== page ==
This is part of the research proposal for the Neuropsychology of Abnormal Behaviour class I am taking (part of the introduction). For more information on automatic amygdala activation to emotional faces in Schizophrenia patients compared to healthy participants consult:


Rauch, V.A., Reker, M., Ohrmann, P., Pedersen, A., Bauer, J., Dannlowski, U., Harding, L.,Koelkebeck, K., Konrad, C., Kugel, H., Arolt, V., Heindel, W., Suslow, T. (2010). Increased amygdala activation during automatic processing of facial emotion in schizophrenia. Psychiatry Research: Neuroimaging 182 (2010) 200–206

Disturbance in emotion is an important feature of schizophrenia patients (Bleuler, 1950). Over the past decade there has been increasing information about the impairment schizophrenic patients have in the perception of emotions that are expressed by others (Edwards et al., 2002). However, recently there has been more attention paid to facial emotion recognition in these patients and it has been found that patients suffering from schizophrenia have consistently shown impairments in the perception of facial expressions of emotions (Schneider et al., 1998; Phillips et al., 1999; Holt et al., 2006; Das et al., 2007). Facial expressions serve as important social signals regarding current or forthcoming environmental conditions (Kee et al., 2003). It is therefore non surprising that deficits in facial emotion recognition has been seen to play an important role in the psychological outcome of schizophrenia patients (Kee et al., 2003).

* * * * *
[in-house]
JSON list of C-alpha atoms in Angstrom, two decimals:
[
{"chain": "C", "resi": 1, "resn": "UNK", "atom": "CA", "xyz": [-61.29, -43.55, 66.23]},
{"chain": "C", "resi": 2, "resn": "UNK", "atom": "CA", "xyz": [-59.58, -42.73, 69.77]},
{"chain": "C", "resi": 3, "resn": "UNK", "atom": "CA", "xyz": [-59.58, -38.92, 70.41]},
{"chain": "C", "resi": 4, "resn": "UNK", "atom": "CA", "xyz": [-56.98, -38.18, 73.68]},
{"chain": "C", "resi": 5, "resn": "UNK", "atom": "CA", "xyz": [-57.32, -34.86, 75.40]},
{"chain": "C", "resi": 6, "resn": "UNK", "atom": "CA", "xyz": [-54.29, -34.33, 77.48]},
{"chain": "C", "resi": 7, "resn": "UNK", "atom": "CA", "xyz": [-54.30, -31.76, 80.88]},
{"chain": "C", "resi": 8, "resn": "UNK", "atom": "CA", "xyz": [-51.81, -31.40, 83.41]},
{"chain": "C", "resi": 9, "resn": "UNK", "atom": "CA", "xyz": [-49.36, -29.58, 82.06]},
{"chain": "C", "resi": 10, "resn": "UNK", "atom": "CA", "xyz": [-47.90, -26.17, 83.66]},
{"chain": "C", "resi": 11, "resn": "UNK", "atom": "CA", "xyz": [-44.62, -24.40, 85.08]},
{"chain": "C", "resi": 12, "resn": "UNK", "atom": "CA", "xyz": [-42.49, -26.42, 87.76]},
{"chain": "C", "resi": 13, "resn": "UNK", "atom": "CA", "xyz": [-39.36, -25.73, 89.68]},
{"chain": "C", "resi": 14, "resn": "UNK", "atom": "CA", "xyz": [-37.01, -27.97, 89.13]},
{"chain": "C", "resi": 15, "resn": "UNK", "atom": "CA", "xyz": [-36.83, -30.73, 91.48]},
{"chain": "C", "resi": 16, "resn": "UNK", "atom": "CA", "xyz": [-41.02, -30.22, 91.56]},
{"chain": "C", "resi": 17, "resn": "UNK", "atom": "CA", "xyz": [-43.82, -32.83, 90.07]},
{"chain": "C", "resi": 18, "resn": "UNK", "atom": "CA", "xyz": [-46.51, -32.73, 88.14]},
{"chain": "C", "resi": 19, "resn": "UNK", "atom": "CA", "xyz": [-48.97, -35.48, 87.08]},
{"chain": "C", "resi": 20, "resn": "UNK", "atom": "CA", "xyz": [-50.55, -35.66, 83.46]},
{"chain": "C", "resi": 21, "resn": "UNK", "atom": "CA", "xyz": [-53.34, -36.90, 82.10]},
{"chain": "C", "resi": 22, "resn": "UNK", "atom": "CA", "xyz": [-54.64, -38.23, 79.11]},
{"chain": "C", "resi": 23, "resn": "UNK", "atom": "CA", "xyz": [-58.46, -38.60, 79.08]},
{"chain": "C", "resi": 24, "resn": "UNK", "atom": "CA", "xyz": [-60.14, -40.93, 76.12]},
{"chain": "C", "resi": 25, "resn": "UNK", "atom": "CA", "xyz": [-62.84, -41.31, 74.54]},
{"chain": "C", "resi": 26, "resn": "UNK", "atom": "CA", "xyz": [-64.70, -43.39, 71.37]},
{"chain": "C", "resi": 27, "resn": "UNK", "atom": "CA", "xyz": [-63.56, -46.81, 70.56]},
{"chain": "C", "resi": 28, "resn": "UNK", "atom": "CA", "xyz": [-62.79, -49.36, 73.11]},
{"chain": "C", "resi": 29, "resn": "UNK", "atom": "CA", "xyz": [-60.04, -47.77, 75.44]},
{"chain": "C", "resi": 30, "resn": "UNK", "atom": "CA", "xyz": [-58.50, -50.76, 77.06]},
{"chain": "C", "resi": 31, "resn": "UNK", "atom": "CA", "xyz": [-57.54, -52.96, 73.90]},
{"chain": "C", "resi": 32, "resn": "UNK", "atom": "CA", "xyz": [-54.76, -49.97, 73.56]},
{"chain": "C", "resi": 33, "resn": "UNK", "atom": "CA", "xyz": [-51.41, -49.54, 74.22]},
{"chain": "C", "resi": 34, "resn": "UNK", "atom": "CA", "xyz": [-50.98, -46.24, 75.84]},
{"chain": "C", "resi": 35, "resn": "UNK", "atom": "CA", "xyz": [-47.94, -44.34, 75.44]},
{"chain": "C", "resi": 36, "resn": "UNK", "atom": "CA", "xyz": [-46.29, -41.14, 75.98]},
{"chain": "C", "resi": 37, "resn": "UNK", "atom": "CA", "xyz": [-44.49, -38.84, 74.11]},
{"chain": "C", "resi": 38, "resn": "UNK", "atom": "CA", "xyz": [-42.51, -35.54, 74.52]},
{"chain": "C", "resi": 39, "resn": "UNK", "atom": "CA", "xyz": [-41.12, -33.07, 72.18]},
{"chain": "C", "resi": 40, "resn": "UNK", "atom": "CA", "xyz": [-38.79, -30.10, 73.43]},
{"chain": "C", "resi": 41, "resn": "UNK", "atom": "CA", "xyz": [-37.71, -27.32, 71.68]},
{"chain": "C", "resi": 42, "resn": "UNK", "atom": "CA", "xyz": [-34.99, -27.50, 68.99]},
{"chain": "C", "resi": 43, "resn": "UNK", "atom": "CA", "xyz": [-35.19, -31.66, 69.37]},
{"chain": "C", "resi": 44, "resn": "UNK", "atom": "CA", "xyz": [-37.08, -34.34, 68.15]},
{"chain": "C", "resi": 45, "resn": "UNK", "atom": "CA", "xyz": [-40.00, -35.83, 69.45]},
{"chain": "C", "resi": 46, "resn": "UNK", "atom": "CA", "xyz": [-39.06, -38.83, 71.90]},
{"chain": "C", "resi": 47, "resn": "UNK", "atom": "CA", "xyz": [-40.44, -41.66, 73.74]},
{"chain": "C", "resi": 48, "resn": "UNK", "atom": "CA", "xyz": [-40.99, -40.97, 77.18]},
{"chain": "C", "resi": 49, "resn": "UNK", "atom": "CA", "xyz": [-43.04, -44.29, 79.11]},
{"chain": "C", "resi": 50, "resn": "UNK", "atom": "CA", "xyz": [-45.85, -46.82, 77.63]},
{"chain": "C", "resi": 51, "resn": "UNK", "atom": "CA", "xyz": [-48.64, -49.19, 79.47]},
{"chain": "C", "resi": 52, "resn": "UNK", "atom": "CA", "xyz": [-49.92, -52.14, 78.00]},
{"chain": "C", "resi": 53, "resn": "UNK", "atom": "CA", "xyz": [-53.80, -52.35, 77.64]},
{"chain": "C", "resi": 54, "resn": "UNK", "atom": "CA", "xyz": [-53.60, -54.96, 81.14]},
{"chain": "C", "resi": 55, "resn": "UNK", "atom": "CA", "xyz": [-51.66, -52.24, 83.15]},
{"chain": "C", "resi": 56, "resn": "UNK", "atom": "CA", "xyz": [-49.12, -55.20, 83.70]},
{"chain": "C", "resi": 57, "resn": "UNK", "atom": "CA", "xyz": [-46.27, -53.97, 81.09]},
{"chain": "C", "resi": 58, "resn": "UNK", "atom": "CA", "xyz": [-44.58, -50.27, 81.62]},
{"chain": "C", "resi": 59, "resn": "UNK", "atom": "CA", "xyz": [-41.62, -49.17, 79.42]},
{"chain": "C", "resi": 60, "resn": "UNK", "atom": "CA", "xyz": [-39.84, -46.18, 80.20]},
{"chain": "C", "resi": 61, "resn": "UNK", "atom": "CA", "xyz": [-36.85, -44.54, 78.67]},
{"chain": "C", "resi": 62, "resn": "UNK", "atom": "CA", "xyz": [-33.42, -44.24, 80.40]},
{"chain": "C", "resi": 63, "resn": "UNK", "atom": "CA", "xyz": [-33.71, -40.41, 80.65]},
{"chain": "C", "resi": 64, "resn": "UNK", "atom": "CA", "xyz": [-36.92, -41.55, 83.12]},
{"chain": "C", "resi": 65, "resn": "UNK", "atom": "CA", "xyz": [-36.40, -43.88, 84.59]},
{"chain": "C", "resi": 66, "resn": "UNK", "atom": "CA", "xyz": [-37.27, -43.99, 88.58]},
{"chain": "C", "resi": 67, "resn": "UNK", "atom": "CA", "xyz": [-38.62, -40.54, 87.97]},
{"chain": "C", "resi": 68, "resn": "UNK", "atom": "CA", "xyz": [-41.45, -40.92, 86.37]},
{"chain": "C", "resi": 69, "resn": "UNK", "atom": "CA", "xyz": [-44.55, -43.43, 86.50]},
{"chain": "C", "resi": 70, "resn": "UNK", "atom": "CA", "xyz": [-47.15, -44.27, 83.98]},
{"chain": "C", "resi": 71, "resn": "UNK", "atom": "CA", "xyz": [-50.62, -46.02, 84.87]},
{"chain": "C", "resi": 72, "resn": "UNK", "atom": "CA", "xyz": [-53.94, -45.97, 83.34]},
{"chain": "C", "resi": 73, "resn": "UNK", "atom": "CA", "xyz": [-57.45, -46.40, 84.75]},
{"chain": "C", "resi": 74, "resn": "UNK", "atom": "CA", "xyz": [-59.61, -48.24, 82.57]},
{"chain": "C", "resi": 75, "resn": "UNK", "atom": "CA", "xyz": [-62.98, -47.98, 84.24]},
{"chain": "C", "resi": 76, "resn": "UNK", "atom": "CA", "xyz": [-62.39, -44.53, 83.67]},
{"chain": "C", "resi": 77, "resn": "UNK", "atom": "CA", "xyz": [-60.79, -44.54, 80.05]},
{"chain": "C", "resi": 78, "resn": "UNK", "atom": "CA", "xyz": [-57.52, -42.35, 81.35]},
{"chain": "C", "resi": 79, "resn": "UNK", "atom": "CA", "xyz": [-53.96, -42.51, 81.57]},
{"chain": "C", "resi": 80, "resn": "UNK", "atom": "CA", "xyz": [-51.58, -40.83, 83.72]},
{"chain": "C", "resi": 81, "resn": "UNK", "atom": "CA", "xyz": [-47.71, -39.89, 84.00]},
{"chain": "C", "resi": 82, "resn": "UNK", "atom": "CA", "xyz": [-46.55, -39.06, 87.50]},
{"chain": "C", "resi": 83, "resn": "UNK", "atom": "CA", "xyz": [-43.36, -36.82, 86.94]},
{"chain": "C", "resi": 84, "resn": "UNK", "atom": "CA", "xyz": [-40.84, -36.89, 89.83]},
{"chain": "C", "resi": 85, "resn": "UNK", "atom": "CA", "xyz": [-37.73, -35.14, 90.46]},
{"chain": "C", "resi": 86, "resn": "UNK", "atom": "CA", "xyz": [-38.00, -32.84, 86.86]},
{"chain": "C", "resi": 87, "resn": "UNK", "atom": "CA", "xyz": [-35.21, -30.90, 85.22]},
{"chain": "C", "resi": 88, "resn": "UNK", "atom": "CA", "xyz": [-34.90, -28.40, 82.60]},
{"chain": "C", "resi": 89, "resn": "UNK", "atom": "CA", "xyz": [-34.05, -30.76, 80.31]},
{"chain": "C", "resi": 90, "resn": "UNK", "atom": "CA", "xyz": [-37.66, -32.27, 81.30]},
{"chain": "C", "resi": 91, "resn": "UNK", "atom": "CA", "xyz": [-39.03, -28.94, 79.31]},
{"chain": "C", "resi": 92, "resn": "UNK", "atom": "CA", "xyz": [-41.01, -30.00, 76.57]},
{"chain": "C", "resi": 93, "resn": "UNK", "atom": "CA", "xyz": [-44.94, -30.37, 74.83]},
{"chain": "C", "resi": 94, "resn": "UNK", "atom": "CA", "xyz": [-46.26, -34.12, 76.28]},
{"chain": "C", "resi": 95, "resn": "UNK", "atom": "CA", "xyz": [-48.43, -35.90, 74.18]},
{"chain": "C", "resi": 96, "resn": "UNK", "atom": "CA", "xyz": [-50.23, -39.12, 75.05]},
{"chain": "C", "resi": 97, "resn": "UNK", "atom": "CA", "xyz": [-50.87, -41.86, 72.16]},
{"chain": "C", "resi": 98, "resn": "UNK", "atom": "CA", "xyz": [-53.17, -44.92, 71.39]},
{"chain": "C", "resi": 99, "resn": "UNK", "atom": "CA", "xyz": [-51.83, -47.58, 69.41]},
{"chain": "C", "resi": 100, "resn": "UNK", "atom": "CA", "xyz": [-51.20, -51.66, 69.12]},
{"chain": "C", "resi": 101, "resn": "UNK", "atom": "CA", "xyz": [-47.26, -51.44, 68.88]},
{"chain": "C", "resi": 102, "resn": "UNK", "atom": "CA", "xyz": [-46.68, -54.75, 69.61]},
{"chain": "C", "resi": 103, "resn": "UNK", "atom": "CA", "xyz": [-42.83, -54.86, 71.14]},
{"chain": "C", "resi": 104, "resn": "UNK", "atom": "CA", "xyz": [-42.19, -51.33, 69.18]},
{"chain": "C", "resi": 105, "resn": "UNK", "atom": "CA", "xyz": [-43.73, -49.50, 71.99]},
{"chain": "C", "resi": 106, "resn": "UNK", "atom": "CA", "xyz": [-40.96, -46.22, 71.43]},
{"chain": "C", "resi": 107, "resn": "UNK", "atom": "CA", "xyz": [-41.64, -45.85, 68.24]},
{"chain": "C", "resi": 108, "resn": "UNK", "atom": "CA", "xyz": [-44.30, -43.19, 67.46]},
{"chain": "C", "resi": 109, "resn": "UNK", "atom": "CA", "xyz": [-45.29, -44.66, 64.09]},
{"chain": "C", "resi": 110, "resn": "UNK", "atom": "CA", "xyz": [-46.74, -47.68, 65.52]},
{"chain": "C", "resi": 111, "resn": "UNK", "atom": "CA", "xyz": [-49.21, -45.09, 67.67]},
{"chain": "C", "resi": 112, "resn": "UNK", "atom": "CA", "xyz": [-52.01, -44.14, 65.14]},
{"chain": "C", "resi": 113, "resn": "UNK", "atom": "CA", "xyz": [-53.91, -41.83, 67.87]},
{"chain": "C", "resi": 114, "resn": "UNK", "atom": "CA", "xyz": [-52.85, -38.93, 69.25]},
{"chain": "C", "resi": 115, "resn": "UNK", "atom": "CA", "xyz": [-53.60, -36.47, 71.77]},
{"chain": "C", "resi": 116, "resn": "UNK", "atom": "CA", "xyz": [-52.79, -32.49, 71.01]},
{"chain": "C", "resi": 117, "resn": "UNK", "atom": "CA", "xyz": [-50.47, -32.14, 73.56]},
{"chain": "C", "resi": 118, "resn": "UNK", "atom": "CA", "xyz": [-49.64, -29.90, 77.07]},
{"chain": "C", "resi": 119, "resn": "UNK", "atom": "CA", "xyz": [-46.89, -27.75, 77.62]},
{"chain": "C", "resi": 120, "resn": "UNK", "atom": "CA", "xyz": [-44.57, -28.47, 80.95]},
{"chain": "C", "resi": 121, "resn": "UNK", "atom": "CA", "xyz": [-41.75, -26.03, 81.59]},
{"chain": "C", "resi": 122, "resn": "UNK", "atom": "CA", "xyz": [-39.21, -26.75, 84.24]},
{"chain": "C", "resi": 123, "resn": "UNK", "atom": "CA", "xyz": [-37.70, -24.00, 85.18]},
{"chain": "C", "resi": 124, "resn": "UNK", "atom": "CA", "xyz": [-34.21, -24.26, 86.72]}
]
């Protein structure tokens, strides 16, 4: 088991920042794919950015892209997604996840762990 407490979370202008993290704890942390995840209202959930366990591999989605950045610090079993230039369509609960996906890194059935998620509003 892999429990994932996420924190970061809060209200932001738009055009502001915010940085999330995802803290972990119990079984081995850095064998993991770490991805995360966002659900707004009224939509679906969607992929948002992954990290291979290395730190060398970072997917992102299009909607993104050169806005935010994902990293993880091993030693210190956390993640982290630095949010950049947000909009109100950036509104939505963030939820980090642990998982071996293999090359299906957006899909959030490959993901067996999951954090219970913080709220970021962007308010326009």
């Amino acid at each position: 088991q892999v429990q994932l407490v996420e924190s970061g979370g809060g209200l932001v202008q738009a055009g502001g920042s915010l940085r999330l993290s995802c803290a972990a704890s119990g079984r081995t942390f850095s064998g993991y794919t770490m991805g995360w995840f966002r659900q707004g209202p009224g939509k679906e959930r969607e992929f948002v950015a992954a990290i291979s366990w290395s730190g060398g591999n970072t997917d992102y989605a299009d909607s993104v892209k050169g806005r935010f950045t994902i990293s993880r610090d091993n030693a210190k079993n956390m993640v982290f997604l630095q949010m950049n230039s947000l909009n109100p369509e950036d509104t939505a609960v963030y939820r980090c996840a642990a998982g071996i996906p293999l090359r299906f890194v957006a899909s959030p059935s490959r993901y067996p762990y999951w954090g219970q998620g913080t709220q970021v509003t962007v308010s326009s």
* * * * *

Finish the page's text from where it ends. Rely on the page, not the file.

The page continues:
Brain structures implicated in facial emotion recognition include the amygdala, the fusiform gyrus and the superior temporal sulcus (Adolphs, 2002). In a 2002 study conducted by Kosaka and colleagues, heightened amygdala activation was found in schizophrenia patients during controlled emotional processing. In another study, Holt and colleagues (2006) also found that within an experiment, schizophrenia patients show greater amygdala activation in comparison to control participants during first encounters with fearful and neutral faces.


However few studies have investigated automatic emotion processing in schizophrenia patients but have instead focused on controlled processing. A recent study, Rauch and colleagues (2010) investigated automatic emotion processing in schizophrenia patients. Their study was created using the emotion-congruent influence of facial expressions shown below conscious awareness on subsequent judgments regarding neutral stimuli (an important characteristic of automatic emotion processing) (Niedenthal, 1990; Murphy and Zajonc, 1993; Rotteveel et al., 2001). While using a 3-T fMRI to examine amygdala responses to sad and happy faces masked by neutral faces in 12 schizophrenia patients and 12 healthy controls, it was found that there was greater automatic amygdala responses to sad and happy faces in shizophrenia patients relative to controls. More interestingly with regard to clinical symptomatology, amygdala responses to masked sad and happy faces were positively correlated with the negative subscale of the PANSS (Positive and Negative Syndrome Scale; Kay, Opler & Abraham Fiszbein, 1987).



1 comments:

Stanley Workman said...

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